Monday, 10 March 2008

Mad March On

March, the first month of spring, when everything is budding and promising more. Even the Middle English name of the month, March, sounds positive: a determined and regular moving forward.

In past years we've seen hares in the fields around here: the brown hare breeds in spring and - if you are very lucky - you may see them 'boxing' and chasing around which is why they are referred to as mad March hares.

The hare is a magical and mythical animal (see blog archive Hare Today, 3 June 2007) and the sight of one never fails to thrill me: not long ago they were seriously endangered because of new farming methods but fortunately they are now on the increase thanks to changes in agriculture and protected habitats.

But apparently these mad hares are actually the females fending off unwanted advances from males, and who can blame them, nothing mad about them at all. From as early as the 1500's hares were considered to be mad for this behaviour – the term 'hare brained' is associated with it – and Lewis Carroll, in Alice's Adventures in Wonderland, didn't help with his chapter A Mad Tea Party which included March Hare and The Hatter acting very oddly and excitedly.

Of course, little, sensible, sleepy Dormouse was there too, which reminds me, last week as I walked Freddie up the road the dormouse boxes that were left in the hedges as part of an ecological survey were being collected: sadly, most of them were only inhabited by wood mice. Here again the reintroduction and conservation of hedges is so important: they shelter and create safe wildlife corridors for small creatures like the dormouse.

On our walks I look out for all the small spring flowers in the verges too: palest lemon primroses – there is something quite innocent about them isn't there – look charming as do the tiny violets, both white ones and purple. These hint at a time long past when they were collected and made into bunches, sent to the city and sold as mini corsage for ladies to wear on their lapel.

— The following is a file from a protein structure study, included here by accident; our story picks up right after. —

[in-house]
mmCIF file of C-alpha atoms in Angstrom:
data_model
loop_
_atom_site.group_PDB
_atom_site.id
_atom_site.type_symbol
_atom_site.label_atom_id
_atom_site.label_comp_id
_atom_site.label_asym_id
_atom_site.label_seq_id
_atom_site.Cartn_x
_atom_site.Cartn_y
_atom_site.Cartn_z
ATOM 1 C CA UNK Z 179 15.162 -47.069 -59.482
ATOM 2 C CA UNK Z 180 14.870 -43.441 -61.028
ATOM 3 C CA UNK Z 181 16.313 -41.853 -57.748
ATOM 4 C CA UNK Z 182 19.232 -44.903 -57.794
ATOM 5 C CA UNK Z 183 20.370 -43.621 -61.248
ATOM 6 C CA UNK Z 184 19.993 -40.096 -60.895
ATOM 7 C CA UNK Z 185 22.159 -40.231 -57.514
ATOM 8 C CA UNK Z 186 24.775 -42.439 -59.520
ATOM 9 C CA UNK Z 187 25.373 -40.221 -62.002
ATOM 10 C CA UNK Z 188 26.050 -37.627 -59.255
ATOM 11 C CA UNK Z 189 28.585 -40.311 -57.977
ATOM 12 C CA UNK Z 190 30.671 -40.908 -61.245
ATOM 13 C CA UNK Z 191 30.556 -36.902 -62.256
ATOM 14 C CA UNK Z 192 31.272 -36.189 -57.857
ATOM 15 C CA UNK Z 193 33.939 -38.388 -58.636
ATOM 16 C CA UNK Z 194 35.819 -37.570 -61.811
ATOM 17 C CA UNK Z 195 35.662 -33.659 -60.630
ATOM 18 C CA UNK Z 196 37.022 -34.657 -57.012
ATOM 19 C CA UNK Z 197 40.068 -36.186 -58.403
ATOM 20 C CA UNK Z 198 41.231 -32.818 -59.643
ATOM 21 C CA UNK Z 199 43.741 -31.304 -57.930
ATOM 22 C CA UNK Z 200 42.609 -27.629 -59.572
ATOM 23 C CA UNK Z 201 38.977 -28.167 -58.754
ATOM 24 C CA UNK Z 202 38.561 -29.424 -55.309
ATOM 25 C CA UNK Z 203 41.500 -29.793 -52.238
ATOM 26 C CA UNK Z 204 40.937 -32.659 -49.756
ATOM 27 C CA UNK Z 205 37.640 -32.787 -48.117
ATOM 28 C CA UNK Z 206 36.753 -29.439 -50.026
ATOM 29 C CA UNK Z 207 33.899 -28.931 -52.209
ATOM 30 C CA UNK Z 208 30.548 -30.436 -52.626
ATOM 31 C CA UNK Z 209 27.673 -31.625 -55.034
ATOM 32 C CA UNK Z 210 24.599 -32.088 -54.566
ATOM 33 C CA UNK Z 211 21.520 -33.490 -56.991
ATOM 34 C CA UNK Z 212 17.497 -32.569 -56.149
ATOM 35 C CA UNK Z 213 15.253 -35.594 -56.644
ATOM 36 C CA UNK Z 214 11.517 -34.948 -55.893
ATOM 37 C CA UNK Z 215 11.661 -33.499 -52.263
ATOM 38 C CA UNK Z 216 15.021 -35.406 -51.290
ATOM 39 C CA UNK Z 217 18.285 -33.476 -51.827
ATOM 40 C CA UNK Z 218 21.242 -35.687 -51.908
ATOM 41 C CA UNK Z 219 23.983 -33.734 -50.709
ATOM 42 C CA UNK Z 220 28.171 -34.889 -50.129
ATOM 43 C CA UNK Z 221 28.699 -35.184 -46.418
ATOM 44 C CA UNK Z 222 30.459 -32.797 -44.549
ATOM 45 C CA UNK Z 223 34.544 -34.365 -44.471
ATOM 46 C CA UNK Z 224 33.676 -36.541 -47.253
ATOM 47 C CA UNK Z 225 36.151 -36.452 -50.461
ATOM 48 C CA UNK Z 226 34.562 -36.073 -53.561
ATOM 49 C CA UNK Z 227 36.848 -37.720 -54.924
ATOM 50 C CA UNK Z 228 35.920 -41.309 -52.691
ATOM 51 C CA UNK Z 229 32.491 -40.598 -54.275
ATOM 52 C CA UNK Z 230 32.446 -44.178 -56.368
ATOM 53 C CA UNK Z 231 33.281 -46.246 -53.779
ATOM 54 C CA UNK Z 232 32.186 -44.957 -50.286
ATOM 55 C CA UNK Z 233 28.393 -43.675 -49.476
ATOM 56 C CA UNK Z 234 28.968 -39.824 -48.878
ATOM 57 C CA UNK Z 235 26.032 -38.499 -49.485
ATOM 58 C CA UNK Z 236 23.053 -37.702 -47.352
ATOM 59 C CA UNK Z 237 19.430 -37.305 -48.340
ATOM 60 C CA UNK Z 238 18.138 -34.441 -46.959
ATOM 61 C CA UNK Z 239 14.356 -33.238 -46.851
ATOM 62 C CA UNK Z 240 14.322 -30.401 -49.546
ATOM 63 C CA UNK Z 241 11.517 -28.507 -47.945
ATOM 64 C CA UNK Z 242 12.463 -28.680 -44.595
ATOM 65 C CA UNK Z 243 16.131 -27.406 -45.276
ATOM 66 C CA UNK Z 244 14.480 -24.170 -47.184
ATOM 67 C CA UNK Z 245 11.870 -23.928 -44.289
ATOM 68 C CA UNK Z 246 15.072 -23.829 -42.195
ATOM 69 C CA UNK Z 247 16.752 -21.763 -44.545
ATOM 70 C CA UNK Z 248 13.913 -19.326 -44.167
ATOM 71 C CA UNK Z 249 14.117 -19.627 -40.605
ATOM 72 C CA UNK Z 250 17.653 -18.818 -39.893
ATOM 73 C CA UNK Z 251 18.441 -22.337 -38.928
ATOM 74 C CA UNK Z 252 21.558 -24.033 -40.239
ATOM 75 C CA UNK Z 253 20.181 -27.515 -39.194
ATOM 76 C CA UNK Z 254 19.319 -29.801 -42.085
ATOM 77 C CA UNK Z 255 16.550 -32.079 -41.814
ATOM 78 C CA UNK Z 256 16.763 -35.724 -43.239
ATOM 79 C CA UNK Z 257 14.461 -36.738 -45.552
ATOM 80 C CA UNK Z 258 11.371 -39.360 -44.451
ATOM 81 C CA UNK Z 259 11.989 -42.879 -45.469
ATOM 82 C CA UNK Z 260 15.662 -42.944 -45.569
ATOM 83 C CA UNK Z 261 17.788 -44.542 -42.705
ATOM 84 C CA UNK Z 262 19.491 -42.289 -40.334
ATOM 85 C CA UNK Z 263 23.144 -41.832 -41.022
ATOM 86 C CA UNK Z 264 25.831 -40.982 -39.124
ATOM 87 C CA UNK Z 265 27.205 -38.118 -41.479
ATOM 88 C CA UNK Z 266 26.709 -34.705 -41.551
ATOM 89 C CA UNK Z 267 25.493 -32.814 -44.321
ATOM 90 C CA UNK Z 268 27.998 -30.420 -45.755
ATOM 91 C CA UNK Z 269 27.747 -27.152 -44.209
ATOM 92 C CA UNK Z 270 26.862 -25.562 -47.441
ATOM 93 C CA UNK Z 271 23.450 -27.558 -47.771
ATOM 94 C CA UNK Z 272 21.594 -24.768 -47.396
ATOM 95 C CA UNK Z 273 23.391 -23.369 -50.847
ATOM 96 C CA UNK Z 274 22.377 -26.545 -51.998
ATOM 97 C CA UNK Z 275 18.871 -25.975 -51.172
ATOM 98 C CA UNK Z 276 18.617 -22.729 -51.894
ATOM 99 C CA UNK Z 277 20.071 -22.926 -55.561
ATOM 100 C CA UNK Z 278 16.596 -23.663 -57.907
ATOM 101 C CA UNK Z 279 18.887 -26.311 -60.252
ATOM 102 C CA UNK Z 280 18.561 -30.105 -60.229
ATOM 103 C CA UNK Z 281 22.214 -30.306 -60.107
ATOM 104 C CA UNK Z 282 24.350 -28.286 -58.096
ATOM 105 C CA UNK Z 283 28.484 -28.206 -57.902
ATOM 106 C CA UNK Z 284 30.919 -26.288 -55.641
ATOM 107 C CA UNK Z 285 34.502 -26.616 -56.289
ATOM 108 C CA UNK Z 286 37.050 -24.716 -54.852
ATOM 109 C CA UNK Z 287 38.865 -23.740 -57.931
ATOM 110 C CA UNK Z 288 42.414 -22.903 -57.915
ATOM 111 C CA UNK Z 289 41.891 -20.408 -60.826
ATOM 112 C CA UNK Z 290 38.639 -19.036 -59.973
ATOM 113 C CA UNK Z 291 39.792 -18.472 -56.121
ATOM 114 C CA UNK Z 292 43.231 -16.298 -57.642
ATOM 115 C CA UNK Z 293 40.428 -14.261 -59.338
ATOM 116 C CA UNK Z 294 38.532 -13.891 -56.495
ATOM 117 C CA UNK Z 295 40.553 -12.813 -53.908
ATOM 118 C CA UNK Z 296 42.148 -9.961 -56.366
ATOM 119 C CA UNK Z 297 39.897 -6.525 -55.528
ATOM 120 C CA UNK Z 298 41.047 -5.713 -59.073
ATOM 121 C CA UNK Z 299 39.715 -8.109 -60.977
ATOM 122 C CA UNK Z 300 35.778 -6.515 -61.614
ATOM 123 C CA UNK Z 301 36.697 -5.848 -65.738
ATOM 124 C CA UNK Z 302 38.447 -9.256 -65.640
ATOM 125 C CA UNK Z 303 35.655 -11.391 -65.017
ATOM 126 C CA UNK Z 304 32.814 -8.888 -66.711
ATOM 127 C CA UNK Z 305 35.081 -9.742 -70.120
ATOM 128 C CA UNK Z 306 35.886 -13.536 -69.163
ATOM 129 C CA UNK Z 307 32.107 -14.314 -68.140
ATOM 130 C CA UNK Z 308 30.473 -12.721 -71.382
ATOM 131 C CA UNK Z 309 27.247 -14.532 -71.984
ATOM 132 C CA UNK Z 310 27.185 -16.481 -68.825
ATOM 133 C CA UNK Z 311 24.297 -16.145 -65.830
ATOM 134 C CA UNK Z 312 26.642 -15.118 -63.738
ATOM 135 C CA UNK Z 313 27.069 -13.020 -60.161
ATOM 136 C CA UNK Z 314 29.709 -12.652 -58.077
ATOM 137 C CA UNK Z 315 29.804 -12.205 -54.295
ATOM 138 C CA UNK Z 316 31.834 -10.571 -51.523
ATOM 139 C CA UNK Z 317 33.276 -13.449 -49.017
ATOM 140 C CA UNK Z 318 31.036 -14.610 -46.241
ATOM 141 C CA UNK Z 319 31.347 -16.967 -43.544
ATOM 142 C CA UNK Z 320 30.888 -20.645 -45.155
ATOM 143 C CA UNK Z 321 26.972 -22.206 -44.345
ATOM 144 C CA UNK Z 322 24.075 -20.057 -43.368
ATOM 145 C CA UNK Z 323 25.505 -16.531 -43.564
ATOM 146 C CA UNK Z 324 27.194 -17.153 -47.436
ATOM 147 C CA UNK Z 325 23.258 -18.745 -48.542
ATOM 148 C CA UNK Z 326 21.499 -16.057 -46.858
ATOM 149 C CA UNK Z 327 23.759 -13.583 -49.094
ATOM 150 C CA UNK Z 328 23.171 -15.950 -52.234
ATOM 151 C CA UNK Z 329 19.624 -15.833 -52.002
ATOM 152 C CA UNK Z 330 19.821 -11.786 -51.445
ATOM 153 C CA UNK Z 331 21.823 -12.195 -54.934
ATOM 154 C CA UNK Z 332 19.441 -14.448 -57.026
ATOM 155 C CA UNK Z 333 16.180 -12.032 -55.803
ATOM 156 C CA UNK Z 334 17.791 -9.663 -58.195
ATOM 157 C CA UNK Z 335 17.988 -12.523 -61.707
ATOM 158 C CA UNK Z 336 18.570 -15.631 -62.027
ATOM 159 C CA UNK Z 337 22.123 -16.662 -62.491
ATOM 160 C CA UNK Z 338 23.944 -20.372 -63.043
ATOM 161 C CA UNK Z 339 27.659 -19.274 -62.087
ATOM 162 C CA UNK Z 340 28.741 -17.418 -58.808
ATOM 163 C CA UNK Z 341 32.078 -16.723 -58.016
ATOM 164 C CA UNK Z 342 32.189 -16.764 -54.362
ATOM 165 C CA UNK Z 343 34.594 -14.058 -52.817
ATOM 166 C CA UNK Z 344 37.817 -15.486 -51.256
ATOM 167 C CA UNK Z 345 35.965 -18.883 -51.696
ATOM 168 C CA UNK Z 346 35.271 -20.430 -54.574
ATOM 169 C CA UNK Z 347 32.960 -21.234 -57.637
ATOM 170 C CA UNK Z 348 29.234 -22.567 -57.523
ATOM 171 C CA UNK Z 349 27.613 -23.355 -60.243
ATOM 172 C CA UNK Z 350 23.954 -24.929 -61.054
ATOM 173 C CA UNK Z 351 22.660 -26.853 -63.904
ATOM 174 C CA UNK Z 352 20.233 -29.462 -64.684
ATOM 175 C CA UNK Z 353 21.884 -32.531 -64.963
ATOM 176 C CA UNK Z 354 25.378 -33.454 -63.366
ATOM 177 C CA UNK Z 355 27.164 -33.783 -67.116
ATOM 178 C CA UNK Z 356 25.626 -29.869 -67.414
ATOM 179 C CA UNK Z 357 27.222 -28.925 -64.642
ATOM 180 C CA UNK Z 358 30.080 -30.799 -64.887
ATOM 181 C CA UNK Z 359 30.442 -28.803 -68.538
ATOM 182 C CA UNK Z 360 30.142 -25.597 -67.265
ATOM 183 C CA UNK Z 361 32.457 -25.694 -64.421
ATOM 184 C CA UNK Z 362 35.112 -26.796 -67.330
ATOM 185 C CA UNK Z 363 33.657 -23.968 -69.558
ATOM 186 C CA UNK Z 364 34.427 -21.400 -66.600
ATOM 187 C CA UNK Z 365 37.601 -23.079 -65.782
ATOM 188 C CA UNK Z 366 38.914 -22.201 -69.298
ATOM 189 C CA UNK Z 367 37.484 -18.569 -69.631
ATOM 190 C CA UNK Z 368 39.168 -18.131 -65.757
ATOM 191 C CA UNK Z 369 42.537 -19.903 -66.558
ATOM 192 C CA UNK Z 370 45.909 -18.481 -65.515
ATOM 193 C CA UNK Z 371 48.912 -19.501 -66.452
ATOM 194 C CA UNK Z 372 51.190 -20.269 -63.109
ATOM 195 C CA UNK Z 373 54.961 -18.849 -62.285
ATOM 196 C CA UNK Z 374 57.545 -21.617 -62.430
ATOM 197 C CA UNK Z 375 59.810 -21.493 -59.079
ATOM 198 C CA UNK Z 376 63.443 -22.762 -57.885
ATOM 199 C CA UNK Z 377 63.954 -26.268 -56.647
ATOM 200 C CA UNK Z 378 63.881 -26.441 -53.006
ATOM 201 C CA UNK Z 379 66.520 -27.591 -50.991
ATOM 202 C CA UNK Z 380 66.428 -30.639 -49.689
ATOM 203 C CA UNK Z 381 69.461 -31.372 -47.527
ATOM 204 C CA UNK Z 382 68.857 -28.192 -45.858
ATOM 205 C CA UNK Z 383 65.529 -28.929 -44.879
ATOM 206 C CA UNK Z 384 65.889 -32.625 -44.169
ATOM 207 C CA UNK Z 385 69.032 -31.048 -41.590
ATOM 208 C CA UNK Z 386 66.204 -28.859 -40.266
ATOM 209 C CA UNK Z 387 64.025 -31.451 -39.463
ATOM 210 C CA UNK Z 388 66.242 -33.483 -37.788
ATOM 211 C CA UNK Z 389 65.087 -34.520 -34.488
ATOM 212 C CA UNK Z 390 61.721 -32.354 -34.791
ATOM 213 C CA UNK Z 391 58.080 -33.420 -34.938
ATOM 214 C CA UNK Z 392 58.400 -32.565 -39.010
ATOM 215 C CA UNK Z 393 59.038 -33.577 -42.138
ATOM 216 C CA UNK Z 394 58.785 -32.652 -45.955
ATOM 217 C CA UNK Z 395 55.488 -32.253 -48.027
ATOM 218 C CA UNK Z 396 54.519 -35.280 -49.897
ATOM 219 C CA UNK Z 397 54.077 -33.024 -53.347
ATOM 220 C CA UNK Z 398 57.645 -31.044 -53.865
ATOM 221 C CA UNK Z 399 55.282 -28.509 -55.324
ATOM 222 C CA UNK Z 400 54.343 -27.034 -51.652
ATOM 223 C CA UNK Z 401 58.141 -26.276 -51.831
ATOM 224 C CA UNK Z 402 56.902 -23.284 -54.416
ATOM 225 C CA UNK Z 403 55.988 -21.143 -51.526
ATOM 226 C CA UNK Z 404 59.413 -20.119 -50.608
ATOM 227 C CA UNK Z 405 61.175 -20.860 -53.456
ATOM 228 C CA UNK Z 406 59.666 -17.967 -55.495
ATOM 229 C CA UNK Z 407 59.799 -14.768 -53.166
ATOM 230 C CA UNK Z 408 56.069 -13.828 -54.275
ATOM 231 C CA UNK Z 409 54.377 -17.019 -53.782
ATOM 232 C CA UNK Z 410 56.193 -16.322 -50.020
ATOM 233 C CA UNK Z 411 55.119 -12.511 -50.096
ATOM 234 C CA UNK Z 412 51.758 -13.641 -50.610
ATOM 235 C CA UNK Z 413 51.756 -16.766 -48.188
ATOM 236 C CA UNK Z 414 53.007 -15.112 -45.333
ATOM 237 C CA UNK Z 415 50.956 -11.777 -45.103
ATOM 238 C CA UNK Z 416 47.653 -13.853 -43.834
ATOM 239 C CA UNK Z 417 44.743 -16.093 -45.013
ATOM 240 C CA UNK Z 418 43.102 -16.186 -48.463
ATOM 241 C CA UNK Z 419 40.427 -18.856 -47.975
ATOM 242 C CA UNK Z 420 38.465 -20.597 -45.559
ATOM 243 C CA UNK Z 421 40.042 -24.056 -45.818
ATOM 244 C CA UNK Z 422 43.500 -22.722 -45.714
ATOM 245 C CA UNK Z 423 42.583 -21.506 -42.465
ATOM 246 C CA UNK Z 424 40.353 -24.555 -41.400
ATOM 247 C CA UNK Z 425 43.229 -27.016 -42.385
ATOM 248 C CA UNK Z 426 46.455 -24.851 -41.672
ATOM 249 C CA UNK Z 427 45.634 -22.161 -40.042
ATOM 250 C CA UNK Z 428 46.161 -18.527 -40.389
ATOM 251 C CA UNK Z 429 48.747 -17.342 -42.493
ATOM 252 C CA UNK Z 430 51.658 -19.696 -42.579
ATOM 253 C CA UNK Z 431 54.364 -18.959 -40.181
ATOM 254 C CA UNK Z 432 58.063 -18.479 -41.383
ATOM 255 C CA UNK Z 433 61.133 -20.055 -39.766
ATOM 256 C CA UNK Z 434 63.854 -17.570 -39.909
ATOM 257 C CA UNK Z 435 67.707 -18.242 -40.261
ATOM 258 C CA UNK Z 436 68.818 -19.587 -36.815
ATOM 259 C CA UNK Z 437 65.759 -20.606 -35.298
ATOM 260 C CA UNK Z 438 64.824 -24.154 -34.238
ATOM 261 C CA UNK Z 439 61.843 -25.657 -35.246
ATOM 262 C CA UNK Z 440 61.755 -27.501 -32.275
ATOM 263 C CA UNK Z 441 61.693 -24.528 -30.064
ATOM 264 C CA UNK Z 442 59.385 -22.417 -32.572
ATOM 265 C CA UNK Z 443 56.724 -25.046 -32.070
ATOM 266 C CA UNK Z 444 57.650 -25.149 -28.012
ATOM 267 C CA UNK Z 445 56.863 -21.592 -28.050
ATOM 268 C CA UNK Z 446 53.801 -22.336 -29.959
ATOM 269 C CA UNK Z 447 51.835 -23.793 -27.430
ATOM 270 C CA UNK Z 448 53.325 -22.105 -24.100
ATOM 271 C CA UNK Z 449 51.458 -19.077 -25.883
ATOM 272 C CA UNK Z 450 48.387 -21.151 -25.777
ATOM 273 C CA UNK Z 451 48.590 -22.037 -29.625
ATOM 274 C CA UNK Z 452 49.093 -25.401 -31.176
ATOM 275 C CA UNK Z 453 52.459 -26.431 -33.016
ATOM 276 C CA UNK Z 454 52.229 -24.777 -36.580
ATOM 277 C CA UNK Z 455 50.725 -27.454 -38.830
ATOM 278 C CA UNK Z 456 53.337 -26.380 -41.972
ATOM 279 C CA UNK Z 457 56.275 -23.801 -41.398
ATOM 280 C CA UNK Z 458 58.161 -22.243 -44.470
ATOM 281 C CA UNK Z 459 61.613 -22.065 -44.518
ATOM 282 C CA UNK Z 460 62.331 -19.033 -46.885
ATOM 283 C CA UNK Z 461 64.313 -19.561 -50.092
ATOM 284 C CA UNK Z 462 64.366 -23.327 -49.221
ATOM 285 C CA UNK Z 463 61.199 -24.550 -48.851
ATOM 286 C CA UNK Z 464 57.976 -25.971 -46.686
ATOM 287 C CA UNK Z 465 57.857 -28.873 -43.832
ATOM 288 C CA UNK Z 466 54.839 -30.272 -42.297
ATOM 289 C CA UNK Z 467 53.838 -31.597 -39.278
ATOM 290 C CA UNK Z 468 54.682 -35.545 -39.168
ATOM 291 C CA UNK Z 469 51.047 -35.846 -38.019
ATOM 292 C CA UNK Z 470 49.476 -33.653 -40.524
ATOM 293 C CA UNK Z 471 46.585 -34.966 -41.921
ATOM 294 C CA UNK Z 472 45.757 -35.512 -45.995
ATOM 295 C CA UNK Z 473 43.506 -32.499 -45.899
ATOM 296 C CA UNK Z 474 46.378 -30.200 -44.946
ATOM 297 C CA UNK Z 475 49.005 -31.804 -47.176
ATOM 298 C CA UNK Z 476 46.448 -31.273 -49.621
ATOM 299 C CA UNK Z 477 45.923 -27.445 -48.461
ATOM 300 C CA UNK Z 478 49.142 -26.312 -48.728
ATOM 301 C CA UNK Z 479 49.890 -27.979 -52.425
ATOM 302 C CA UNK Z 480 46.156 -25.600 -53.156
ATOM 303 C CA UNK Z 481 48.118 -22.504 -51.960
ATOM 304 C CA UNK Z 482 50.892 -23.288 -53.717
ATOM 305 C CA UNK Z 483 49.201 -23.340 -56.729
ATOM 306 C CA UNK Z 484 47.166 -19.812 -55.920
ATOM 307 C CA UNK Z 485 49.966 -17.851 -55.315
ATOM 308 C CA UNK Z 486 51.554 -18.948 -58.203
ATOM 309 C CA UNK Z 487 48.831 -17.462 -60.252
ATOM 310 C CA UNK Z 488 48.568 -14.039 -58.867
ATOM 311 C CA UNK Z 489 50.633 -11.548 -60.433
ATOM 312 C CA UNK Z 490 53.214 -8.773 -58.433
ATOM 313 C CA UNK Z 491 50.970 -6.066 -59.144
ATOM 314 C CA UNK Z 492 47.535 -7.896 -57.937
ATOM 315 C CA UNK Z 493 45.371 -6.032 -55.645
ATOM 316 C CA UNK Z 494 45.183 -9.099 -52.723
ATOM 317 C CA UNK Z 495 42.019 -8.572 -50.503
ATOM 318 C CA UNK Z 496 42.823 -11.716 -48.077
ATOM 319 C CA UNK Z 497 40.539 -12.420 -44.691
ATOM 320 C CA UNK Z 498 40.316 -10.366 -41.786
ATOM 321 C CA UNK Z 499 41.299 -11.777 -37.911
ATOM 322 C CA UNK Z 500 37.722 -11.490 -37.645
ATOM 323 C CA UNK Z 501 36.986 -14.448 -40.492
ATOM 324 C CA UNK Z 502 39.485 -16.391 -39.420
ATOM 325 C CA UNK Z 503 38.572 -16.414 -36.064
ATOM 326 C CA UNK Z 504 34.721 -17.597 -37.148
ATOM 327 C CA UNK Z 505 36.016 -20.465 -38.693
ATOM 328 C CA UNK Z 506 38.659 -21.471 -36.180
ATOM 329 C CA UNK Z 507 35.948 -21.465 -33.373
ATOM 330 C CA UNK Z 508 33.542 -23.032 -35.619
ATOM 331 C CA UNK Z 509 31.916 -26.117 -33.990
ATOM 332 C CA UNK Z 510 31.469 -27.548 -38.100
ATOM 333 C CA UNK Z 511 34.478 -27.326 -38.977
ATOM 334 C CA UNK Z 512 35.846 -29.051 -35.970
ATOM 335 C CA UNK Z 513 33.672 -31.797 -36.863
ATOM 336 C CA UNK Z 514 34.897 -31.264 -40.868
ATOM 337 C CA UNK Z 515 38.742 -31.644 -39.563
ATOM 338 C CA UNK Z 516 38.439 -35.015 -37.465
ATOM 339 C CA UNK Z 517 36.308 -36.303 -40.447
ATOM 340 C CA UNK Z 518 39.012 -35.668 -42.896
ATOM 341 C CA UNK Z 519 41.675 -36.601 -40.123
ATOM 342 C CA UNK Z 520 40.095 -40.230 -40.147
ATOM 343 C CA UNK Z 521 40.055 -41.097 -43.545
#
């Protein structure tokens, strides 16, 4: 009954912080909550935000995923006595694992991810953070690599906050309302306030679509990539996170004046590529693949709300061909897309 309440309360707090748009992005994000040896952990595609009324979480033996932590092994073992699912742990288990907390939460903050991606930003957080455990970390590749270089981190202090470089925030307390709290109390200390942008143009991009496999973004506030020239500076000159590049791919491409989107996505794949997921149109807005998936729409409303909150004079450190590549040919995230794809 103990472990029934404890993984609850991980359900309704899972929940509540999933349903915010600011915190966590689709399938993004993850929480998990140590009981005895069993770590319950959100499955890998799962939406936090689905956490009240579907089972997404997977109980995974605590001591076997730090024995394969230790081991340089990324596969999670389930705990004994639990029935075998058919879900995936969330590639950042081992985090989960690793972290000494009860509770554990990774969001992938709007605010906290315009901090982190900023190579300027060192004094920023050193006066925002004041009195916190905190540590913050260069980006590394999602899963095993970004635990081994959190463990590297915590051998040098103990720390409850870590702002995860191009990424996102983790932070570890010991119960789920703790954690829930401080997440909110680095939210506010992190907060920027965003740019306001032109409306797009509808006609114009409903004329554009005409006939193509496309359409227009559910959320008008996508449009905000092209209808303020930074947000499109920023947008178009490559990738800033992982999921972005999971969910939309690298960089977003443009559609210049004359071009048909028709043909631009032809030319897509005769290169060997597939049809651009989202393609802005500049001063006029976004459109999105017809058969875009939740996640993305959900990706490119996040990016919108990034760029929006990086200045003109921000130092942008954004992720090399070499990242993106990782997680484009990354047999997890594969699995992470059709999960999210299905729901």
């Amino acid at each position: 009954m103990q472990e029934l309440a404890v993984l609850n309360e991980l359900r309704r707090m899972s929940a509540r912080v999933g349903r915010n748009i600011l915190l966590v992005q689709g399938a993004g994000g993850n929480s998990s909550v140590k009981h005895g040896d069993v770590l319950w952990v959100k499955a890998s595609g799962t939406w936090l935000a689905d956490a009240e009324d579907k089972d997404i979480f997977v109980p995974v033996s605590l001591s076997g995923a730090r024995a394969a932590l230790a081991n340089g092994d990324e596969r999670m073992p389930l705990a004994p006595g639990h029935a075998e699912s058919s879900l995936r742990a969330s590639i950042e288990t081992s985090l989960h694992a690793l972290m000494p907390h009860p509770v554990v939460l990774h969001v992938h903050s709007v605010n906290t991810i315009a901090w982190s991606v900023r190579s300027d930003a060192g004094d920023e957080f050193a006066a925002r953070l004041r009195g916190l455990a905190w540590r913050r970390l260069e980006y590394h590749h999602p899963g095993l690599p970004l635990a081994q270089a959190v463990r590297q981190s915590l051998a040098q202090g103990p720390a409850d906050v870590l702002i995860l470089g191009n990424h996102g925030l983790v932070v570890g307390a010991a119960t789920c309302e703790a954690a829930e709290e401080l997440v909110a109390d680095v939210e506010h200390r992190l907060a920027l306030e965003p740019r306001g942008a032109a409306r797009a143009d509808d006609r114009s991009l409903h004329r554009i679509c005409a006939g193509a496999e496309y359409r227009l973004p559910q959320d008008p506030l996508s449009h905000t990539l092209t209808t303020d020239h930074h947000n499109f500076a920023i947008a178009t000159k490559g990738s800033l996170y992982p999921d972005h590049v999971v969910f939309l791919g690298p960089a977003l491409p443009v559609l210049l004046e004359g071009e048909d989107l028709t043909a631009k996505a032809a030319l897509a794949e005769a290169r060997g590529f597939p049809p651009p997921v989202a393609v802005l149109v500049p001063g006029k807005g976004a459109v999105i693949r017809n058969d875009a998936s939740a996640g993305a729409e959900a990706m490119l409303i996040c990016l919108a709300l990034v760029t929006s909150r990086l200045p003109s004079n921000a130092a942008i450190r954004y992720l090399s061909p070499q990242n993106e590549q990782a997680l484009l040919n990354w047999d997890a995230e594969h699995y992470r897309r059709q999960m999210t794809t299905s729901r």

And in all the front gardens I pass – peering over the fences is one of the pleasures of walking – are beautiful spring bulbs and early flowering trees. The snowdrops are over but daffodils are out in their hundreds and are the most cheering and marvellous of sights: it always reminds me of Wordsworth's poem 'When all at once I saw a crowd, a host of golden daffodils' because en masse the unexpected sight of them is stunning.

The crowds look spectacular when they fill a bed or an orchard but for smaller spaces and in windy sites I particularly like the miniature daffs like Tete a Tete or February Gold. Narcissi too are a favourite of mine, firstly because they are more delicate than the large trumpets but also because of their wonderful scents. I can't bear to pick any of them from my own garden but buy them for the house – I like a whole jug full, they're so cheap – because I don't want to dilute the sight of them out of my windows.

I have some miniature ones in my front garden – a spring garden, because I think it cheers people in chilly weather as they walk by and because I see them whenever I go in or out. And flowering with them are some of the later Lenten hellebores - the claret coloured ones such a good contrast. Their sophisticated and stylish flowers also contrast with the bold simplicity of the daffodil trumpets.

And now some blue hyacinths (old potted ones I stuck in the ground) are beginning to open, later to be followed by their baby cousins, grape hyacinths (muscari), whilst ground covering pulmonaria flowers are already out: all these blues will look lovely next to the daffodils, opposite sides of the colour spectrum. Something to look forward to late in March.

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